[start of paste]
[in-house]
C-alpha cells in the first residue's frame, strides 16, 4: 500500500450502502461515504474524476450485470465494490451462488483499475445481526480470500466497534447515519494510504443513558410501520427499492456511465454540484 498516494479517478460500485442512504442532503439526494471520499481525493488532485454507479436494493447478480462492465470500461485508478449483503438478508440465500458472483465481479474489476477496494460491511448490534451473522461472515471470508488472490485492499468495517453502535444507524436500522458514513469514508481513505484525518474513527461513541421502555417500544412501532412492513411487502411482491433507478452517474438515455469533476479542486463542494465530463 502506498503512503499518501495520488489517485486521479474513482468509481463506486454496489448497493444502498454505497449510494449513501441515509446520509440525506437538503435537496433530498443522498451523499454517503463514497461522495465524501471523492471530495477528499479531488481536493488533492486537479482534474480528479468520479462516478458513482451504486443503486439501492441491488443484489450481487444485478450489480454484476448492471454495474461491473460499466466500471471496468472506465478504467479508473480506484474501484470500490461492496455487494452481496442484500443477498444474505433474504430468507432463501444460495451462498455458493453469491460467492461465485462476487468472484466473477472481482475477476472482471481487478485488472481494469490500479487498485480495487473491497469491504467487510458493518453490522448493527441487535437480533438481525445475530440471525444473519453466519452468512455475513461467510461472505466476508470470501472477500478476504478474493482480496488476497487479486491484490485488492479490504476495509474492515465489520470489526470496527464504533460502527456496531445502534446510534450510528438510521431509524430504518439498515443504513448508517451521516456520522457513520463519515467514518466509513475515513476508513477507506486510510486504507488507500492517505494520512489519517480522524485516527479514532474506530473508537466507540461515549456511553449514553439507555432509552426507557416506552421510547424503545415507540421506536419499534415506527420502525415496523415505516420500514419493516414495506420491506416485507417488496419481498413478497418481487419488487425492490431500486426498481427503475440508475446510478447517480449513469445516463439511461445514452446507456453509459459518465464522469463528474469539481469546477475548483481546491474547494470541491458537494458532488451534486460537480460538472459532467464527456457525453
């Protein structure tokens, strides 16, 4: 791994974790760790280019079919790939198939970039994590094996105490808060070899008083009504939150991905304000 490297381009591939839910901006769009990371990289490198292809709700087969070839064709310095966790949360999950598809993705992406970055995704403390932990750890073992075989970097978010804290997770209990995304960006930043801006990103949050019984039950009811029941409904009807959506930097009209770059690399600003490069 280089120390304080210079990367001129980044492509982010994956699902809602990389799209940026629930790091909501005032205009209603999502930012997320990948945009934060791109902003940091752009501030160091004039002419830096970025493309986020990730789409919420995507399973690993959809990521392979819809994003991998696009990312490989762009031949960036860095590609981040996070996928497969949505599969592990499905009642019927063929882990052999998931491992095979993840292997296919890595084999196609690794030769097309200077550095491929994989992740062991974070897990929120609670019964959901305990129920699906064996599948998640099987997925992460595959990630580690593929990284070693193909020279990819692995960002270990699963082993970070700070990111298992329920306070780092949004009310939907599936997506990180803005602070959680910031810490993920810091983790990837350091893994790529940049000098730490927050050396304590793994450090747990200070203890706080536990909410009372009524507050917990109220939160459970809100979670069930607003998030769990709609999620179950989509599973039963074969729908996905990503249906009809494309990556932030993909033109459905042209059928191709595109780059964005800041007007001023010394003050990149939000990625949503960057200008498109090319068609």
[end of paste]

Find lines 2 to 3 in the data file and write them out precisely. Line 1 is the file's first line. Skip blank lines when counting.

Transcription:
C-alpha cells in the first residue's frame, strides 16, 4: 500500500450502502461515504474524476450485470465494490451462488483499475445481526480470500466497534447515519494510504443513558410501520427499492456511465454540484 498516494479517478460500485442512504442532503439526494471520499481525493488532485454507479436494493447478480462492465470500461485508478449483503438478508440465500458472483465481479474489476477496494460491511448490534451473522461472515471470508488472490485492499468495517453502535444507524436500522458514513469514508481513505484525518474513527461513541421502555417500544412501532412492513411487502411482491433507478452517474438515455469533476479542486463542494465530463 502506498503512503499518501495520488489517485486521479474513482468509481463506486454496489448497493444502498454505497449510494449513501441515509446520509440525506437538503435537496433530498443522498451523499454517503463514497461522495465524501471523492471530495477528499479531488481536493488533492486537479482534474480528479468520479462516478458513482451504486443503486439501492441491488443484489450481487444485478450489480454484476448492471454495474461491473460499466466500471471496468472506465478504467479508473480506484474501484470500490461492496455487494452481496442484500443477498444474505433474504430468507432463501444460495451462498455458493453469491460467492461465485462476487468472484466473477472481482475477476472482471481487478485488472481494469490500479487498485480495487473491497469491504467487510458493518453490522448493527441487535437480533438481525445475530440471525444473519453466519452468512455475513461467510461472505466476508470470501472477500478476504478474493482480496488476497487479486491484490485488492479490504476495509474492515465489520470489526470496527464504533460502527456496531445502534446510534450510528438510521431509524430504518439498515443504513448508517451521516456520522457513520463519515467514518466509513475515513476508513477507506486510510486504507488507500492517505494520512489519517480522524485516527479514532474506530473508537466507540461515549456511553449514553439507555432509552426507557416506552421510547424503545415507540421506536419499534415506527420502525415496523415505516420500514419493516414495506420491506416485507417488496419481498413478497418481487419488487425492490431500486426498481427503475440508475446510478447517480449513469445516463439511461445514452446507456453509459459518465464522469463528474469539481469546477475548483481546491474547494470541491458537494458532488451534486460537480460538472459532467464527456457525453
């Protein structure tokens, strides 16, 4: 791994974790760790280019079919790939198939970039994590094996105490808060070899008083009504939150991905304000 490297381009591939839910901006769009990371990289490198292809709700087969070839064709310095966790949360999950598809993705992406970055995704403390932990750890073992075989970097978010804290997770209990995304960006930043801006990103949050019984039950009811029941409904009807959506930097009209770059690399600003490069 280089120390304080210079990367001129980044492509982010994956699902809602990389799209940026629930790091909501005032205009209603999502930012997320990948945009934060791109902003940091752009501030160091004039002419830096970025493309986020990730789409919420995507399973690993959809990521392979819809994003991998696009990312490989762009031949960036860095590609981040996070996928497969949505599969592990499905009642019927063929882990052999998931491992095979993840292997296919890595084999196609690794030769097309200077550095491929994989992740062991974070897990929120609670019964959901305990129920699906064996599948998640099987997925992460595959990630580690593929990284070693193909020279990819692995960002270990699963082993970070700070990111298992329920306070780092949004009310939907599936997506990180803005602070959680910031810490993920810091983790990837350091893994790529940049000098730490927050050396304590793994450090747990200070203890706080536990909410009372009524507050917990109220939160459970809100979670069930607003998030769990709609999620179950989509599973039963074969729908996905990503249906009809494309990556932030993909033109459905042209059928191709595109780059964005800041007007001023010394003050990149939000990625949503960057200008498109090319068609």